Offbeat

Monthly publication/newsletter giving you insights on the latest things that happen in the Learning & Development Space.

How to Create a Learning Experience as an SME

Understanding the fundamentals of the vast domain that is Learning & Development with the help of a self-proclaimed L&D geek.

Highlights:

* The initial research done by SMEs points out precisely what knowledge gaps there are and where colleagues need the most support in an unbiased manner.
* SMEs should avoid one-time events and instead create a learning experience that relies on spaced repetition.
* Learning experiences based on real-life practice allow learners to spot their knowledge gaps and come back with questions. This behavior informs the SME on what concepts to reinforce in future learning interventions.
* Creating an effective learning experience takes a long time and significant work, so SMEs could be tempted to create one-time events and then stop; checking in with colleagues and seeing their progress can help SMEs stay motivated.
* To create practical soft-skills learning experiences (which are more challenging to measure than hard-skills learning experiences), that initial research is essential, as it helps precisely define the expected business outcomes and behavior changes.
* Not all business problems can be solved through learning interventions – this is a frequent misalignment of expectations that L&D teams face. SMEs are best equipped to spot the difference, more so than managers or other people from the business.

Steps to create an effective Learning Experience:

1. Do the initial research to understand your learners and design an experience with business goals in mind.
2. Identify those solutions for your colleagues’ challenges that require learning new skills or acquiring knowledge.
3. Create a list of concepts relevant to the Jobs To Be Done, which you put in a logical order.
4. Start with basic concepts and add more complexity as you progress.
5. Use data to understand the impact of the learning experience:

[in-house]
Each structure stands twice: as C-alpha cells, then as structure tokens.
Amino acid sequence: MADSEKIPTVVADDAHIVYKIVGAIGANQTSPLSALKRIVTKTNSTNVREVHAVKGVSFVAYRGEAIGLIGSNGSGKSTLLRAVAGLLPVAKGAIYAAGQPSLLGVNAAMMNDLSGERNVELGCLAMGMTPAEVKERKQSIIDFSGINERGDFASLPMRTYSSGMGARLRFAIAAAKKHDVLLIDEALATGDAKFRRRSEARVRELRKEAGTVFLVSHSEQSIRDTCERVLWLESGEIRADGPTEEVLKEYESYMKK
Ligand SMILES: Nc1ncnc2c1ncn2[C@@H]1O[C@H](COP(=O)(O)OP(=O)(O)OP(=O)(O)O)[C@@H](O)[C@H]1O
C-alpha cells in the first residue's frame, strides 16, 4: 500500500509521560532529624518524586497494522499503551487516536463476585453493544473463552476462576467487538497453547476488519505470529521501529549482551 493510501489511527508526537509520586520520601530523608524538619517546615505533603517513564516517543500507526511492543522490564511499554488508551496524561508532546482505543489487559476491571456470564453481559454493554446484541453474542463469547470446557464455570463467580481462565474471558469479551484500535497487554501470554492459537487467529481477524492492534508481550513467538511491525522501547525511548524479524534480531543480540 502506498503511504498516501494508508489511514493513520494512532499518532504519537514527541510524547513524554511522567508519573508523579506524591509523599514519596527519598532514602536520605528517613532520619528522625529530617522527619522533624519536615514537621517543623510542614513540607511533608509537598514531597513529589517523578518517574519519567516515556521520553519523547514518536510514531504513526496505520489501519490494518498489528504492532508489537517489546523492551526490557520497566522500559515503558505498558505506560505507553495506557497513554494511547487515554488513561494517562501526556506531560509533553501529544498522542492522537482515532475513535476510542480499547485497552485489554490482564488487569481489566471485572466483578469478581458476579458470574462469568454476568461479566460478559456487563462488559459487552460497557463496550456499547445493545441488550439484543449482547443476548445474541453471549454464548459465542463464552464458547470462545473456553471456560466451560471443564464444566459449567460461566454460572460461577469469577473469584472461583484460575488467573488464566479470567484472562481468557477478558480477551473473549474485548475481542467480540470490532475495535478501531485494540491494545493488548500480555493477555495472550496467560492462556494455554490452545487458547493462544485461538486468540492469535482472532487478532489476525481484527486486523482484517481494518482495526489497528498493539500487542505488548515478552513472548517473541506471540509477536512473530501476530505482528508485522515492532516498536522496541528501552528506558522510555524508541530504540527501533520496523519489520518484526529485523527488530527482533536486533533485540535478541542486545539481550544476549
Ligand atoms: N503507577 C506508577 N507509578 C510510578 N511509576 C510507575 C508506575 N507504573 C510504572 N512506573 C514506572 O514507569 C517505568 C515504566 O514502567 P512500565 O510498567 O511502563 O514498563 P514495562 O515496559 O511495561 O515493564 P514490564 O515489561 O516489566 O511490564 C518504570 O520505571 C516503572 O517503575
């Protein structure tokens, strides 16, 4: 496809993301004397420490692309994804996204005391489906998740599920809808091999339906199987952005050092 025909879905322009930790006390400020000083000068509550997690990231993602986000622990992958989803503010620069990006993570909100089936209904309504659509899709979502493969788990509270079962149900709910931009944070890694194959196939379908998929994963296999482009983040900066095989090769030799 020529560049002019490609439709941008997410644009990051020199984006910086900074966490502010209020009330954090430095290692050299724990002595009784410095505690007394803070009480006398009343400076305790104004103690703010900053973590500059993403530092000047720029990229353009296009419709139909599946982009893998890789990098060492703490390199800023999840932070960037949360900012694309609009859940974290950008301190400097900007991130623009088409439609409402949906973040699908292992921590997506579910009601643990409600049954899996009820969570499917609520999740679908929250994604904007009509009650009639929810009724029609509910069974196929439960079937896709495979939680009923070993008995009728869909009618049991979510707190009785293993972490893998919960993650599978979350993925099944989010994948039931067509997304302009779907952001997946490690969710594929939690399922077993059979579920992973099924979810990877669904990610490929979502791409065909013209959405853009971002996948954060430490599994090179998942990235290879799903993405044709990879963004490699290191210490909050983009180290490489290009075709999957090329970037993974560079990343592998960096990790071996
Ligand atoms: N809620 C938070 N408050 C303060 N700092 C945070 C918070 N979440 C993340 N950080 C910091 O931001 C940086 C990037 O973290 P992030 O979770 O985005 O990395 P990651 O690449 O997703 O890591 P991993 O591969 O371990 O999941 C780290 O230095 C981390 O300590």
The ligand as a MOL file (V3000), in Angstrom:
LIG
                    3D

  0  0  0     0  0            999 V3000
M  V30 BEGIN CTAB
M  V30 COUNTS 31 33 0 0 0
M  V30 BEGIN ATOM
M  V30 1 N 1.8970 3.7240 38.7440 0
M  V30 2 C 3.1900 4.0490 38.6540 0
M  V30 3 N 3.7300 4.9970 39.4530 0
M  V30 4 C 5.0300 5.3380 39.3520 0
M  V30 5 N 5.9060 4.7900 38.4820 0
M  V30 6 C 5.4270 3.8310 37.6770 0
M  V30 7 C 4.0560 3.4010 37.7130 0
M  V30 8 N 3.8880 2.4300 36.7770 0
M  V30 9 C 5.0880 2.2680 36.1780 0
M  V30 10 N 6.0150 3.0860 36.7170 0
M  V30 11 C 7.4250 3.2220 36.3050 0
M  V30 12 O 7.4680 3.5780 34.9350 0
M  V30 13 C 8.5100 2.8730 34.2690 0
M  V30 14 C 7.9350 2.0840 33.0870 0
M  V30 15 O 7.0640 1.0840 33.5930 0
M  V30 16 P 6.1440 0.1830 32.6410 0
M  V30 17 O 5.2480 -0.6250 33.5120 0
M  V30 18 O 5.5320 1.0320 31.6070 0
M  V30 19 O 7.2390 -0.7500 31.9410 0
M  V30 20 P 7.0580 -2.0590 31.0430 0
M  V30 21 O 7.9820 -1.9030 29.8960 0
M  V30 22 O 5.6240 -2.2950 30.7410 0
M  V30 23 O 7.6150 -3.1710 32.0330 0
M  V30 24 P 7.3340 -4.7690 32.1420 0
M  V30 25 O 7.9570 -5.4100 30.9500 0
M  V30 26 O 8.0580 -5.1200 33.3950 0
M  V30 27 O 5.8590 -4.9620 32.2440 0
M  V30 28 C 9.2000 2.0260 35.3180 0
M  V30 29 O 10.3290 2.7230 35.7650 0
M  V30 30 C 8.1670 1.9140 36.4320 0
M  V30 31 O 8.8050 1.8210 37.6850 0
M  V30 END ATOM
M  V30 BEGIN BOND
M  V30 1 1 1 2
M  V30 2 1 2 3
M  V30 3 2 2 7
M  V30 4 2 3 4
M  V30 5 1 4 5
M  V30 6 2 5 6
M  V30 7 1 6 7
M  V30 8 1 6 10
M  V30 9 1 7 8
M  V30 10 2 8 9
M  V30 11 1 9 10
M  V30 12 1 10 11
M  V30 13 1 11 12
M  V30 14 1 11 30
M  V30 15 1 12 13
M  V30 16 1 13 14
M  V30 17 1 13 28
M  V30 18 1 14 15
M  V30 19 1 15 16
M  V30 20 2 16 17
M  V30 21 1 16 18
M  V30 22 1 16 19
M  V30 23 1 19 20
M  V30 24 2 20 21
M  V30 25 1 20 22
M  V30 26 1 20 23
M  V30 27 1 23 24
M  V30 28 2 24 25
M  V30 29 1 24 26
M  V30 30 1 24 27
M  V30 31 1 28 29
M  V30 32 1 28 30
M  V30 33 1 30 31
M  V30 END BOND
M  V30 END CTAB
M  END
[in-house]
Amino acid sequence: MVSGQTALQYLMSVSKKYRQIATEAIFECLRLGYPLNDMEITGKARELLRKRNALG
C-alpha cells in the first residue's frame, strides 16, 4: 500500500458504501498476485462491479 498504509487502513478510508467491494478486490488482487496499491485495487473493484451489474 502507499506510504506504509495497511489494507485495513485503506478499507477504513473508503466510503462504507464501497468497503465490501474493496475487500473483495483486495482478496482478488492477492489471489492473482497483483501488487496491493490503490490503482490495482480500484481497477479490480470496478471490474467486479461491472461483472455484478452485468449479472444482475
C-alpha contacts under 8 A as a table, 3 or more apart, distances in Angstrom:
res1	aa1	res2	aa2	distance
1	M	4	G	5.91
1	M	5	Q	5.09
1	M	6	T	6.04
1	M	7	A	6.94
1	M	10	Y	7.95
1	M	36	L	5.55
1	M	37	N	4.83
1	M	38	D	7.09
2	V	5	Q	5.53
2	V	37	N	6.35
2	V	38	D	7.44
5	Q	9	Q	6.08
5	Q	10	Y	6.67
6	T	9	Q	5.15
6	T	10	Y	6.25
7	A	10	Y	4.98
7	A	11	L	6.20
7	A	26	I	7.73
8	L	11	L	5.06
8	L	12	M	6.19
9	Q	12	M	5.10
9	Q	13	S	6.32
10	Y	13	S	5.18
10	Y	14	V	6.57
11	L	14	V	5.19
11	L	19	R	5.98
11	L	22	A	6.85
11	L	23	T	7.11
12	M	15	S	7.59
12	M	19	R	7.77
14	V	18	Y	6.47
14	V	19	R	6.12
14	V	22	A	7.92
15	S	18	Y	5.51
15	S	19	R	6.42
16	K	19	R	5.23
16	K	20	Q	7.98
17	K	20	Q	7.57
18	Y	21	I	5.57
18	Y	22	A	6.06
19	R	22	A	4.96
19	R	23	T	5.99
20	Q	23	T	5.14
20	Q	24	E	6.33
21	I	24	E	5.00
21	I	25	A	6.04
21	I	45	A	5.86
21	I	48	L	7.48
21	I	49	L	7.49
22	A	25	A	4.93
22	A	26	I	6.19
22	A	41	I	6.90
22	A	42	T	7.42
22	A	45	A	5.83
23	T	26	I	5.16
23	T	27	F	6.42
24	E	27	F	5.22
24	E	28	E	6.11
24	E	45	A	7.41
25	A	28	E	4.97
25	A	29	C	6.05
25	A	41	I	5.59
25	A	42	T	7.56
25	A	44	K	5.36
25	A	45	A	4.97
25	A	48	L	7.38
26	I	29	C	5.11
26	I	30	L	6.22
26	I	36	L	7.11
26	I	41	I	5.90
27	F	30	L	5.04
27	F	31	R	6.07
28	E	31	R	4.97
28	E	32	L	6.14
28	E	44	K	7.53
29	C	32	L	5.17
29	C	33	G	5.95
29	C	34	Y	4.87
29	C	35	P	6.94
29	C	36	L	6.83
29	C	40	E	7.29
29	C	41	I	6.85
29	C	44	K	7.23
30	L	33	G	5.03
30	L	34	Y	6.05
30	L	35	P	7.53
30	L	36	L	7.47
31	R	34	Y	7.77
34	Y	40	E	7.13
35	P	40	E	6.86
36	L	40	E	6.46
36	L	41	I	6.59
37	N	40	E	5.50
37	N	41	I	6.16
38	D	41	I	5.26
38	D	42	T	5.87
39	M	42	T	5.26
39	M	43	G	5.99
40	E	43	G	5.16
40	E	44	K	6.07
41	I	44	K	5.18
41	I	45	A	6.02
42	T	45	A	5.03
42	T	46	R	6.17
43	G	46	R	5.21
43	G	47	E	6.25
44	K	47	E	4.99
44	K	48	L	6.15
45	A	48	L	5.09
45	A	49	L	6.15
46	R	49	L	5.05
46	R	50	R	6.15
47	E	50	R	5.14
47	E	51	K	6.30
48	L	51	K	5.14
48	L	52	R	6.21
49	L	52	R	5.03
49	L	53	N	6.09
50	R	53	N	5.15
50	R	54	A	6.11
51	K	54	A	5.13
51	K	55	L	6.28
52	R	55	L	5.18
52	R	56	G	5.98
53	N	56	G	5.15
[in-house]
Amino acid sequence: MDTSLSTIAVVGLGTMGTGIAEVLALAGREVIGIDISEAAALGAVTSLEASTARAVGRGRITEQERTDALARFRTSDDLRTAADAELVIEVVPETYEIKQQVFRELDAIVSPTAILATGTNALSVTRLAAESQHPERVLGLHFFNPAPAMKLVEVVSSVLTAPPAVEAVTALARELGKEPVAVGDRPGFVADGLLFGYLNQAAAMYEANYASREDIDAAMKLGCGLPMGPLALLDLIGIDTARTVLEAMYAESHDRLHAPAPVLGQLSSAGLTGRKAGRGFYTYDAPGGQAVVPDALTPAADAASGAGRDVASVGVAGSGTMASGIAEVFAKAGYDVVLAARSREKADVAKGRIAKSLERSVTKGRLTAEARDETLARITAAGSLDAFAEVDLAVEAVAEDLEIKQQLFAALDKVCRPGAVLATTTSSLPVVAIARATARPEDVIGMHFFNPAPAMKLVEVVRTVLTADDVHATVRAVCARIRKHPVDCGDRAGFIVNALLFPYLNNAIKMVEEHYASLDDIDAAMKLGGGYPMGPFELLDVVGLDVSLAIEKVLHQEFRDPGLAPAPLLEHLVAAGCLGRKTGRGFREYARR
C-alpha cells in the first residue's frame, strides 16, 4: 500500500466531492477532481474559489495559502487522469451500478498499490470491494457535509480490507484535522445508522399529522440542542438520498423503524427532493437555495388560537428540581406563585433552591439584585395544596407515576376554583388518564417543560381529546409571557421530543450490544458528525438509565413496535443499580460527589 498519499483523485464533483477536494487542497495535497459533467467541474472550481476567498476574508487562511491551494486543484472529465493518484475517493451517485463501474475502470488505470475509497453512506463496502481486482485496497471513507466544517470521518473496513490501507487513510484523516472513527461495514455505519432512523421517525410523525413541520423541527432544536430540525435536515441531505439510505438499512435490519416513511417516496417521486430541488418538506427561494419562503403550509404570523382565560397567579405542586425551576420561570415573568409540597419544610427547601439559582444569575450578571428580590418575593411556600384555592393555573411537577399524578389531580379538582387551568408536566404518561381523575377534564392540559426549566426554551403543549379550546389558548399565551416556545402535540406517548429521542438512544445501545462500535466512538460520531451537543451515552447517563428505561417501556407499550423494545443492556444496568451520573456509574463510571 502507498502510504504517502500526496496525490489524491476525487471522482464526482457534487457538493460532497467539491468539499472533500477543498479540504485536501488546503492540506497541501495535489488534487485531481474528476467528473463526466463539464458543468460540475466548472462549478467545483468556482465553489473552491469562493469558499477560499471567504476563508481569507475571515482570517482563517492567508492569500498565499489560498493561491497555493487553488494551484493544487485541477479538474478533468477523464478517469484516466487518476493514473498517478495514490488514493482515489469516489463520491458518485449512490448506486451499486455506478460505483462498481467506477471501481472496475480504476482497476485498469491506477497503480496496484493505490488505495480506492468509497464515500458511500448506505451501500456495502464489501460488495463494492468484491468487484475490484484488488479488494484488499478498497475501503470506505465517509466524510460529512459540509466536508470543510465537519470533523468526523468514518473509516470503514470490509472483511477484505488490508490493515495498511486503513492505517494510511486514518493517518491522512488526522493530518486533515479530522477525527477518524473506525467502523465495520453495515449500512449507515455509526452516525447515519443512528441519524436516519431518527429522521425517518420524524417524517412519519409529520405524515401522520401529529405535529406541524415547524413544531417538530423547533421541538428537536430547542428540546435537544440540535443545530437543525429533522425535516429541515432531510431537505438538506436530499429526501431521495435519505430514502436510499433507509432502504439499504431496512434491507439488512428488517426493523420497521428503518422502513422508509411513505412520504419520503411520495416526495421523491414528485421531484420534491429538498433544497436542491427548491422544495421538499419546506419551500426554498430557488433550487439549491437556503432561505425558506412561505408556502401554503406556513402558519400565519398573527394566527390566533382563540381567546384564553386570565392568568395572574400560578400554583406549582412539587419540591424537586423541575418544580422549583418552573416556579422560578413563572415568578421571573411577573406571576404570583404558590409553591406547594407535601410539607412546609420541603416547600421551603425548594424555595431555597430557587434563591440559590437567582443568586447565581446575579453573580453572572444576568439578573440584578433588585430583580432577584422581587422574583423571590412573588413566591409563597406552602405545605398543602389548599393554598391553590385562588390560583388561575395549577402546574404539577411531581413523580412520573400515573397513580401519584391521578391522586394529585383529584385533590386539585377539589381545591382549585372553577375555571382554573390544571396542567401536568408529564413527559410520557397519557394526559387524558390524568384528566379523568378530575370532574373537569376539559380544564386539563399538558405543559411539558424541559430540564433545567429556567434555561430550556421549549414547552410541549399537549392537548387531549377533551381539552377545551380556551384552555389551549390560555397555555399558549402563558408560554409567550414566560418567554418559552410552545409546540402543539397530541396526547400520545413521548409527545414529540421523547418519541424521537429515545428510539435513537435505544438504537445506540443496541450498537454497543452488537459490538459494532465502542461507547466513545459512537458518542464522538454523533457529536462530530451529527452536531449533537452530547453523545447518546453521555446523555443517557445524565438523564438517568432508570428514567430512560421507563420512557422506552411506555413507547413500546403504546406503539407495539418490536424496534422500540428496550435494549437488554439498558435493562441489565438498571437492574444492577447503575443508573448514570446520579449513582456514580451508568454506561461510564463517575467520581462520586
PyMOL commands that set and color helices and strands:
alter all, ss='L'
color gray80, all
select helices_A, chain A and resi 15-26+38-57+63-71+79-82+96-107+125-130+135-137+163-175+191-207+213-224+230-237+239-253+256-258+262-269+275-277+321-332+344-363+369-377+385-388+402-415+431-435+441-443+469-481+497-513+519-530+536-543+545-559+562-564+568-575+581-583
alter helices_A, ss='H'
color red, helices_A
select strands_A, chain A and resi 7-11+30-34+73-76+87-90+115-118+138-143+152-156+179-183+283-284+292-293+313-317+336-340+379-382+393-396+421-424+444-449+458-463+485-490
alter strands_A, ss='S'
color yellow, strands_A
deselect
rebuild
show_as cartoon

a. the first layer of data is feedback or engagement – this can be misleading because of the initial excitement of attending. Therefore you need to dig deeper.
     b. a second layer of data is found by re-doing the initial research and checking those business KPIs that link directly with the new knowledge acquired.
6. Look for behavior changes and improvement of results with a measurable impact on the business.

SMEs’ accountability to their peers:
A. In the short term, SMEs should adopt a Beginner’s Mindset and put themselves in their colleagues’ shoes to make sure they truly understand their knowledge gaps.
B. In the long term, SMEs should check in with their peers and see if they need additional support to ensure they achieve their goal of sharing their knowledge.

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More episode from this series

Our guest is Lavinia Mehedintu, People Experience Manager at eMAG, Eastern Europe's largest e-commerce website, and co-founder and content curator at Offbeat, the digital platform of actionable resources exclusively dedicated to L&D professionals. Together we cover some of the most important aspects of working in Learning & Development, from topics like workplace psychological safety to understanding L&D metrics and analytics. Each episode has actionable advice that you can start implementing TODAY.

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